Phil Holmes BA (Hons), PGCE, Adv Dip.Nut MRSPH

We are in unprecedented times and there is a great deal of anxiety and worry about what the coming weeks and months will bring. With yesterday’s announcement re school closures, many families are going to be ‘working from home’.

From research into behaviour and food consumption, there are 3 areas I’d like to share with you: (a) Psychology = people eating due to being bored, depressed or seeking comfort (b) Habit = where food is easily available (c) Physiological = the obvious need to reduce or remove the feeling of hunger.

Working from home brings a great deal of temptation for all the family to eat through boredom. For adults, an evening drink may become a greater feature of life due to worry which borders on depression. I usually focus on athletes or those aspiring to be – however please see here my tips for helping your nutrition and cohesion for the coming weeks:

  1. Set up a family routine / timetable. This includes a breakfast to signal the start of the day. You have choices here which range from grapefruit followed by porridge (around 300 calories combined) to a bacon sandwich (which would be a similar amount). The point here is that whilst calories are similar, the speed of energy release, vitamin & mineral content and overall benefit in times of a pandemic virus should help steer you to my preferred option. Think of blood sugar levels and maintaining a sense of calm in your family members – we don’t want fall outs.
  2. Plan your meals. You can only eat what you have in stock. Ignoring the selfishness of those who bulk buy, if your cupboards contain cakes, cookies and crisps then you will eat them. If you have salad, rice, fruit and tuna then these will be your source of nutrients. I’m not expecting people to be angelic, rather I am highlighting the need to plan your shopping list and meals.
  3. Maximise the extra time now available. No drive to work means extra opportunity in the day to exercise. You have the chance to really hit some daily exercise time. Therefore as part of your family timetable, schedule a PE lesson. This could be anything from a 30 minute run or family bike ride, home exercises based on squats, press-ups, lunges, stair climbing etc (contact Steve at as a guide – a close friend I trust implicitly to guide you for ideas re exercise ). Keep it fun as well by taking the kids out with a ball and making up fun / silly challenges.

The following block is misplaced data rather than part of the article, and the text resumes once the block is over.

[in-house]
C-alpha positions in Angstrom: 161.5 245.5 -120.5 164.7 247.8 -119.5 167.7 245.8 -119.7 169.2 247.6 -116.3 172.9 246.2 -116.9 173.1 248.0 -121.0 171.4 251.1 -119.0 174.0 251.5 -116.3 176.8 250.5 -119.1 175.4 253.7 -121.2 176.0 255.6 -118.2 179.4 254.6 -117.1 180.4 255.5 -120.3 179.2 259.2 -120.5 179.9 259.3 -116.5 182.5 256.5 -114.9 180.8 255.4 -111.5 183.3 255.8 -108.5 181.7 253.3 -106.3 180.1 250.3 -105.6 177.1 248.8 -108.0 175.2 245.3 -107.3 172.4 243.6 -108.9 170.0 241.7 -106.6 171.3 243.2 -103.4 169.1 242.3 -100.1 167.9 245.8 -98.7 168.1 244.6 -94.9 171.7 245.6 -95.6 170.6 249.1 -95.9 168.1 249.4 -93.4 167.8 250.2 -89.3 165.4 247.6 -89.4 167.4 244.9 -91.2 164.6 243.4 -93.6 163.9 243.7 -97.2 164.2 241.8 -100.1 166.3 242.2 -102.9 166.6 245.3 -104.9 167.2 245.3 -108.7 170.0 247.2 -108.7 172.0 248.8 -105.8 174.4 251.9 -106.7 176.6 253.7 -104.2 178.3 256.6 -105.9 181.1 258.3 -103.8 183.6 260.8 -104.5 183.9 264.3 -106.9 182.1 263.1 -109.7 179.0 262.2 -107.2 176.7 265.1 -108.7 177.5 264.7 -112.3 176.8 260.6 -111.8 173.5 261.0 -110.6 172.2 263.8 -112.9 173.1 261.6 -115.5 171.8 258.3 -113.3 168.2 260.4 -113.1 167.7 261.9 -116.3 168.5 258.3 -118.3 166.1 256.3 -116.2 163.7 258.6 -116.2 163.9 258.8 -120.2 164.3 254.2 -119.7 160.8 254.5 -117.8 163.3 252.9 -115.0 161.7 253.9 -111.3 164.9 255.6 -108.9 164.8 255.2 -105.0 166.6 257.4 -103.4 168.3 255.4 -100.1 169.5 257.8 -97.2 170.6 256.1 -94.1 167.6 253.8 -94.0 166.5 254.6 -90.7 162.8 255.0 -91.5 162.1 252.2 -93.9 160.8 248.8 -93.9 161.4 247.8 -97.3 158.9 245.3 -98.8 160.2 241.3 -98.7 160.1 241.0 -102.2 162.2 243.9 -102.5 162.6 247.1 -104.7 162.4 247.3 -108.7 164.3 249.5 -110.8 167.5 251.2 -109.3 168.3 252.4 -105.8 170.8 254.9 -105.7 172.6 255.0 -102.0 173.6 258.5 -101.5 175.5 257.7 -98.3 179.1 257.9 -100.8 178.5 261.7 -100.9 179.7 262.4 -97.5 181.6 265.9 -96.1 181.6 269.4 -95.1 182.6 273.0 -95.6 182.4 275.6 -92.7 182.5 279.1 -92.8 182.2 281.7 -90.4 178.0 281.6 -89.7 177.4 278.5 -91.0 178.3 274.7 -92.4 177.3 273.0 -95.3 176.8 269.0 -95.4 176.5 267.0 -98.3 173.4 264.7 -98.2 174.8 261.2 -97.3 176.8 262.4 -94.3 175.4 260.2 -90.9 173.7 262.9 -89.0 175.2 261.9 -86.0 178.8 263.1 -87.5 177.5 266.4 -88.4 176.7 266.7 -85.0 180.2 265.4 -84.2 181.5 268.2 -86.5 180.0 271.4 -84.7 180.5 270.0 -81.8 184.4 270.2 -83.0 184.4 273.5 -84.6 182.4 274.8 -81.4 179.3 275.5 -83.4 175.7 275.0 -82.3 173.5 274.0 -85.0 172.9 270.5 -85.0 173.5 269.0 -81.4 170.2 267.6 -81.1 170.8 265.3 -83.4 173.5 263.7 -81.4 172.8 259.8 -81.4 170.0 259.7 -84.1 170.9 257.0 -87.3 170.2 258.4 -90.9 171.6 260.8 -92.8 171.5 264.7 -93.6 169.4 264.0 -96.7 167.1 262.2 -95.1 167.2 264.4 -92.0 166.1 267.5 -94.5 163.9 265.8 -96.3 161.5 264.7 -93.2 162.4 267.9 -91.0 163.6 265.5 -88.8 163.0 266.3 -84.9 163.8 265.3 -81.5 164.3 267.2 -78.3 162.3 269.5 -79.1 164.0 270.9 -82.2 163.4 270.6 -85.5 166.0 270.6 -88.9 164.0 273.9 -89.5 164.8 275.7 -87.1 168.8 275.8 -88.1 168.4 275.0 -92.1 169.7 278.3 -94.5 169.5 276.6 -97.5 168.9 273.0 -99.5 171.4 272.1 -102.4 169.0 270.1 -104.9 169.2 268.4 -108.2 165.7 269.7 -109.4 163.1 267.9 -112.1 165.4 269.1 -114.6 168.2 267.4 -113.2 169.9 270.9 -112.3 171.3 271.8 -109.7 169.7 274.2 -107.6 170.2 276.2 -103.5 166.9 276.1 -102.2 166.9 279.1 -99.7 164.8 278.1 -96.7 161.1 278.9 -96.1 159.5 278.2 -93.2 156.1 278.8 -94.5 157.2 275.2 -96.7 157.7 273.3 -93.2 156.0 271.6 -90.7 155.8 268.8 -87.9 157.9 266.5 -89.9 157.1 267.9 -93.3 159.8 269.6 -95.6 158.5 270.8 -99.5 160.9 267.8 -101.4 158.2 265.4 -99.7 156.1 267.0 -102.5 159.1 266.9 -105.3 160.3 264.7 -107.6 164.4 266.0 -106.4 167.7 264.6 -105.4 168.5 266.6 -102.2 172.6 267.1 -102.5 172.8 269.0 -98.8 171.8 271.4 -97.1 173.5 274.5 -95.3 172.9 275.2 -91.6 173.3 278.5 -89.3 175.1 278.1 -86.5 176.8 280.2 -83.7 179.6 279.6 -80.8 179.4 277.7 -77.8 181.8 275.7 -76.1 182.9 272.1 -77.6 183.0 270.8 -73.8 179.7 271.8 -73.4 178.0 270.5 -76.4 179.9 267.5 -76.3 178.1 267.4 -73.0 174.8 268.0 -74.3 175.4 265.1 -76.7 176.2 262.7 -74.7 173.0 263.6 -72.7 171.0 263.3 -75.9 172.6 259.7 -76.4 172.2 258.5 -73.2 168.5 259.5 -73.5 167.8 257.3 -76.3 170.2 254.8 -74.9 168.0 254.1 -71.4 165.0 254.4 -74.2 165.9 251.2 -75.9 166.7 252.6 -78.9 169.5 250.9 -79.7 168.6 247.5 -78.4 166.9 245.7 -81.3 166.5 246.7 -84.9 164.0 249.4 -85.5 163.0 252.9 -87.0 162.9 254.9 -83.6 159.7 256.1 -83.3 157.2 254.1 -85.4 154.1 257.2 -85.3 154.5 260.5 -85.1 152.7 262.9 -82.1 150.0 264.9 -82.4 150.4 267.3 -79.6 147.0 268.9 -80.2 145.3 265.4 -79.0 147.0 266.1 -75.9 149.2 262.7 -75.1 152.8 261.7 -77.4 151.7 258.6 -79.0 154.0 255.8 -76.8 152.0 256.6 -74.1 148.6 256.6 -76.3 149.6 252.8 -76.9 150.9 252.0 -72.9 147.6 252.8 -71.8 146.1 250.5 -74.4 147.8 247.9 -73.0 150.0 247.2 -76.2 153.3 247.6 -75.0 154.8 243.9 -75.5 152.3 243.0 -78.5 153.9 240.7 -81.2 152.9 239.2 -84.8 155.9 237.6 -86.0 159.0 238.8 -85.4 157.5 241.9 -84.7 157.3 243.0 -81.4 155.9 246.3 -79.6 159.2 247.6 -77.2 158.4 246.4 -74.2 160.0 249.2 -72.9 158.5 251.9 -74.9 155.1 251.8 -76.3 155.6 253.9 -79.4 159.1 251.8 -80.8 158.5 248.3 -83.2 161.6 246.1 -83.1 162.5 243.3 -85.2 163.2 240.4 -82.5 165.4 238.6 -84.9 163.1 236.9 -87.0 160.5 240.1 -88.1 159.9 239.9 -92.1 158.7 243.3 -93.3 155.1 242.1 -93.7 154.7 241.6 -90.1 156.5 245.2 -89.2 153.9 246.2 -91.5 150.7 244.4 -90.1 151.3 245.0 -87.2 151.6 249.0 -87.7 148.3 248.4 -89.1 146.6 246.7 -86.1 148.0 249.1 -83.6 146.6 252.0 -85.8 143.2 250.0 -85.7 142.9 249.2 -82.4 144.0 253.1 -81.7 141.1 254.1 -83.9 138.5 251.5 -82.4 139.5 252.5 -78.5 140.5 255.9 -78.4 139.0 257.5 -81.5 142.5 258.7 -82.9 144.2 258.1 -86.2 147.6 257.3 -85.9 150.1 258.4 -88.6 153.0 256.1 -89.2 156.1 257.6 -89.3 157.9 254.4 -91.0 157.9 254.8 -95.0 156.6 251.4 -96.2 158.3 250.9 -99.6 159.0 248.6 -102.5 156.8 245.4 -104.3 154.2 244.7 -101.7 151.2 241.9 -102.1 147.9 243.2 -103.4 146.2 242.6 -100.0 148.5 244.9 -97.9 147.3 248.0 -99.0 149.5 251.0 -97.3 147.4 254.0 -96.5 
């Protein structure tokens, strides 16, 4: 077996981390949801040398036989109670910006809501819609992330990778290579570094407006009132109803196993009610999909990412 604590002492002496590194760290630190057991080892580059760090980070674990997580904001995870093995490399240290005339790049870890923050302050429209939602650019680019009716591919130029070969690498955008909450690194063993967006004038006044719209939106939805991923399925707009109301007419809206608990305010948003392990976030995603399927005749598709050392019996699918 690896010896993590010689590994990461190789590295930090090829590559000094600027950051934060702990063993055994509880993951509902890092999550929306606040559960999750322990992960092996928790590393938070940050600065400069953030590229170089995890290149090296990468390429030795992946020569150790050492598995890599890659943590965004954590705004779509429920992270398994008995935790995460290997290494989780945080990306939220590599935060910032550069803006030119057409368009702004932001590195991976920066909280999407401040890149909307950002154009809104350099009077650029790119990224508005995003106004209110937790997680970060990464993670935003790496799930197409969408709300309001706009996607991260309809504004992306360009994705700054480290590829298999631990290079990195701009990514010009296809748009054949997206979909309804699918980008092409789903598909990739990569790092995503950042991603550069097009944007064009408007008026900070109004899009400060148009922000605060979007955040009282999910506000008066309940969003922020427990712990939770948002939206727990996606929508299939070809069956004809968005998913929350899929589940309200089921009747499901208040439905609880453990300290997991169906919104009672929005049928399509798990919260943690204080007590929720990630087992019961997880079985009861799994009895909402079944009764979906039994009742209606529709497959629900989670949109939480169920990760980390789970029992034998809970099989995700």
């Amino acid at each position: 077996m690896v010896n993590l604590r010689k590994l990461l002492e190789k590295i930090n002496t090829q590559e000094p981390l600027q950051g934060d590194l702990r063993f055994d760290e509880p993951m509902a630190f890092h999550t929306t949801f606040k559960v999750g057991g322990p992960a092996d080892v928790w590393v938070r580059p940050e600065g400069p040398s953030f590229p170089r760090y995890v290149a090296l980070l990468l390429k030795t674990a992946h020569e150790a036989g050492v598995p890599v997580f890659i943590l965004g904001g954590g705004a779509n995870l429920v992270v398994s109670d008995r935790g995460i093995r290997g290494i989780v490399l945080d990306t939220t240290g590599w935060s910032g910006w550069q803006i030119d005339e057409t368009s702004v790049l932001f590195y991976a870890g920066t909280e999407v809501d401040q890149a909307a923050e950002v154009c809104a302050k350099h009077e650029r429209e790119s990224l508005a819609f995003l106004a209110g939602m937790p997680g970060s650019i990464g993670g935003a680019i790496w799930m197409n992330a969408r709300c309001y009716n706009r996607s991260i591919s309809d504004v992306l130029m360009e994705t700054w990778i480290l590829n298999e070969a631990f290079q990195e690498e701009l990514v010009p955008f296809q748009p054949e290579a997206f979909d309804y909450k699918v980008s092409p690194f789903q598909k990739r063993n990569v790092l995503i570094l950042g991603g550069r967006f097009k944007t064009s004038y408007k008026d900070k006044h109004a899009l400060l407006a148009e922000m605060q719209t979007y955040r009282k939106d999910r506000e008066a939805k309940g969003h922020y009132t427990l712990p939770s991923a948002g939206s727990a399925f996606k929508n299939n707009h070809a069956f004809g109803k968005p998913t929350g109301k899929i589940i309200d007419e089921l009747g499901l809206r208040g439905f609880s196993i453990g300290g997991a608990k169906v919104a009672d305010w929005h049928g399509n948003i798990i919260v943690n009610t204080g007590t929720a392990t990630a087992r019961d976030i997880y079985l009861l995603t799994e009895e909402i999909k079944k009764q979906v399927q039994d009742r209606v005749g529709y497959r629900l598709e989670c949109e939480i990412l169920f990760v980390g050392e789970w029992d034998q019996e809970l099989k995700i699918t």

4. Introduce a family Food Technology lesson and allow the children to join in with baking, cooking, choosing menus. We have the chance to spend time together being productive. If we buy ingredients we can make dinners together. The children can learn skills they’ll need in future life and we can eliminate some of the hidden ‘nasties’ in shop bought convenience meals.

Finally I’d like to offer some statistical motivation. Various studies have looked into the amount of calories burned by sedentary office based workers. More of us are now going to fit into this category. Sat at a desk was found to burn around 70 calories per hour. Standing up for the second 30 minutes of each hour only increased the rate by a mere 100 calories in a day! Or slightly less than one flat white.

So please be aware as to how vulnerable we all become when we combine less activity with increased anxiety. Even daily exercise doesn’t burn as many calories as you may think. A 90kg athlete running for 30 minutes (at 10 minute mile pace) will only use up 450 calories. It is less for lighter and more for heavier. But a cheese and pickle sandwich at lunchtime will weigh in around 450 calories. A jam doughnut is 230-250 calories. If you escape the house for a medium latte coffee and blueberry muffin you consume over 500 calories (an Americano is 8 calories).

Without excessive detail here, the recommended rates of energy expenditure would be approximately 2600 calories per day for a desk bound 14 stone male. A 10 stone female requires 1900. I totally understand the likelihood of alcohol consumption being an evening occurrence. To share a bottle of red wine as a couple means you share 600 calories. 2 cans of european beer offers more than 350 calories.

To conclude: we can be worried, or we can embrace the chance of spending more time with people we love. We can comfort eat due to boredom, stress or habit or we can plan, buy smart and make good food as a family unit. We can let the kids hide away in digital world or we can plan daily exercise and use this time to live a healthier life. And if we eat smart through the day, there may be enough room to fit a couple of glasses of much needed wine into each evening without this topping up an already overloaded body!

Yes, I focus on athletes. But if you feel you need some help or a digital arm round your shoulder, please drop me a line and if I can help I will.

Please look after each other. As a good friend of mine often says, “Tough times don’t last. Tough people do.” Next blog will focus on ensuring teenage athletes maximise this enforced ‘off-season’.